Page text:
Longtime Republican Senator Announces He Won't Seek Re-Election


Sen. Richard Shelby of Alabama, the Senate’s fourth-most-senior member and chairman of four major committees, announced Monday that he will not seek a seventh term in office in 2022.

A titan of Alabama politics, the 86-year-old Republican has spent more than 40 years in Washington, serving first in the House and then the Senate.

His stepping down will leave a power void for the region and will set off a free-for-all GOP primary for the seat.

“For everything, there is a season,” Shelby said. “I am grateful to the people of Alabama who have put their trust in me for more than forty years. I have been fortunate to serve in the U.S. Senate longer than any other Alabamian.”

Missing 17-Year-Old Girl Found Dead After 'Devastating, Mind-Blowing' Discovery Next Door Brings Months-Long Search to an End

Shelby stressed that he will finish the two years remaining in his current term.

“I have the vision and the energy to give it my all,” he said.

The senator was first elected as a conservative Democrat during the party’s waning days of power in the Deep South. In the House of Representatives, he belonged to a caucus of southern conservatives known as the boll weevils.

Shelby was elected to the Senate in 1986 but switched to the GOP in 1994.

He has spent the past two years as chairman of the Senate Appropriations Committee before Democrats gained control of the chamber.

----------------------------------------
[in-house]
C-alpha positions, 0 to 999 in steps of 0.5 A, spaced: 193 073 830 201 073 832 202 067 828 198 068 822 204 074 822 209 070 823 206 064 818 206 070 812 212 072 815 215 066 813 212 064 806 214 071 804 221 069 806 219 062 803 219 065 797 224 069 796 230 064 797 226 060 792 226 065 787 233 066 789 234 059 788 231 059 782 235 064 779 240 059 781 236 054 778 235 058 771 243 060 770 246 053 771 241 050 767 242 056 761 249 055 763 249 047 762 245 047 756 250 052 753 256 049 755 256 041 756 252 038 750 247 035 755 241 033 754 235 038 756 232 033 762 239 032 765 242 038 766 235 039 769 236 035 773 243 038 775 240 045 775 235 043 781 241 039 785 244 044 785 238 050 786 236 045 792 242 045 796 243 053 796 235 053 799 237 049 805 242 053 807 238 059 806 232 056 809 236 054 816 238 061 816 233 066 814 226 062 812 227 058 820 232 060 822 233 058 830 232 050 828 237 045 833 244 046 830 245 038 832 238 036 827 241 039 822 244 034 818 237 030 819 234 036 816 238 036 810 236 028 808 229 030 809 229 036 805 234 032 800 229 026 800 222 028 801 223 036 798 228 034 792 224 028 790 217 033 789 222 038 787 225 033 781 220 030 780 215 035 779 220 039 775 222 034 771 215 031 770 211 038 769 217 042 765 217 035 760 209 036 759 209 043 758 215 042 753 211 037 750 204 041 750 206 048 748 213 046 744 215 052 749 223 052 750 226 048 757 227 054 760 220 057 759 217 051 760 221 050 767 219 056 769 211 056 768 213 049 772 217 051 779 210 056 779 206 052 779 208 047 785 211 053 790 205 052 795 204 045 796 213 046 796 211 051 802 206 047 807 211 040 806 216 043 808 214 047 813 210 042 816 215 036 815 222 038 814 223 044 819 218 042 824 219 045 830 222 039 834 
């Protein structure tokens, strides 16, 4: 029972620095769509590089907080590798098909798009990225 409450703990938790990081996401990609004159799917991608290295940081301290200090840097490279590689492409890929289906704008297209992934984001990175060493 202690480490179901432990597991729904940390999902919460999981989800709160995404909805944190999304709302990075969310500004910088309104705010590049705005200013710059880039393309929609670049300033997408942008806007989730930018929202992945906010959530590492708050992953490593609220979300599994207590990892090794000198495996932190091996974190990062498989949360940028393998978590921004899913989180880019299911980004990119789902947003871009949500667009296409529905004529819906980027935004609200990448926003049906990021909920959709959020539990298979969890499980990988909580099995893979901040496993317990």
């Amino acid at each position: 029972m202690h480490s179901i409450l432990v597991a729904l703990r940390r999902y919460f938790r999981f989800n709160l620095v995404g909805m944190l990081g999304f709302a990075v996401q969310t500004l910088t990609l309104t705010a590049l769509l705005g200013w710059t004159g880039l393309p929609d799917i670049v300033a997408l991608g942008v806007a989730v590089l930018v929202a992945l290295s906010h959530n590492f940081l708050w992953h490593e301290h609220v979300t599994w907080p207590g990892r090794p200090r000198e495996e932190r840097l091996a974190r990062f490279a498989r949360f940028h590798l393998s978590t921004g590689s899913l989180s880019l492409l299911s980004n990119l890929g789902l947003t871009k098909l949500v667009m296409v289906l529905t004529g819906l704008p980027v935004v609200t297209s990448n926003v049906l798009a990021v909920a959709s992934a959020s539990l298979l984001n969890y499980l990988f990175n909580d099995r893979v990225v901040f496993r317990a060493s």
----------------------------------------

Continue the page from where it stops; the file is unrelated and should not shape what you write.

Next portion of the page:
All along, he has used his influence to benefit the state’s interests, particularly ports and military manufacturers. Shelby played a key role in bringing an FBI campus and the newly announced Space Command to Huntsville.

Do you think Richard Shelby has been a great senator?
Democrats Sink to New Low as They Attempt to Ram Through 'Awful' Biden Nominees

“Few people have had a more consequential impact on our state than Senator Richard Shelby,” said Alabama Gov. Kay Ivey, who added, “The people of Alabama owe him a debt of gratitude.”

Shelby served in the Senate longer than any Alabamian. During his time in the chamber, he chaired four major committees: appropriations, rules, banking and intelligence.

“Serving in the U.S. Senate has been the opportunity of a lifetime,” the senator said in his statement.

“I have done my best to address challenges and find ways to improve the day-to-day lives of all Americans,” he said. “I have also focused on the economic challenges of Alabamians, increasing access to education and promoting facilities to improve the quality of schools.”

[jwplayer DxMSNrIK]

The Western Journal has reviewed this Associated Press story and may have altered it prior to publication to ensure that it meets our editorial standards.

Truth and Accuracy

Submit a Correction →

We are committed to truth and accuracy in all of our journalism. Read our editorial standards.

, , , , , ,
The Associated Press is an independent, not-for-profit news cooperative headquartered in New York City. Their teams in over 100 countries tell the world’s stories, from breaking news to investigative reporting. They provide content and services to help engage audiences worldwide, working with companies of all types, from broadcasters to brands. Photo credit: @AP on Twitter
The Associated Press was the first private sector organization in the U.S. to operate on a national scale. Over the past 170 years, they have been first to inform the world of many of history's most important moments, from the assassination of Abraham Lincoln and the bombing of Pearl Harbor to the fall of the Shah of Iran and the death of Pope John Paul.

Today, they operate in 263 locations in more than 100 countries relaying breaking news, covering war and conflict and producing enterprise reports that tell the world's stories.
New York City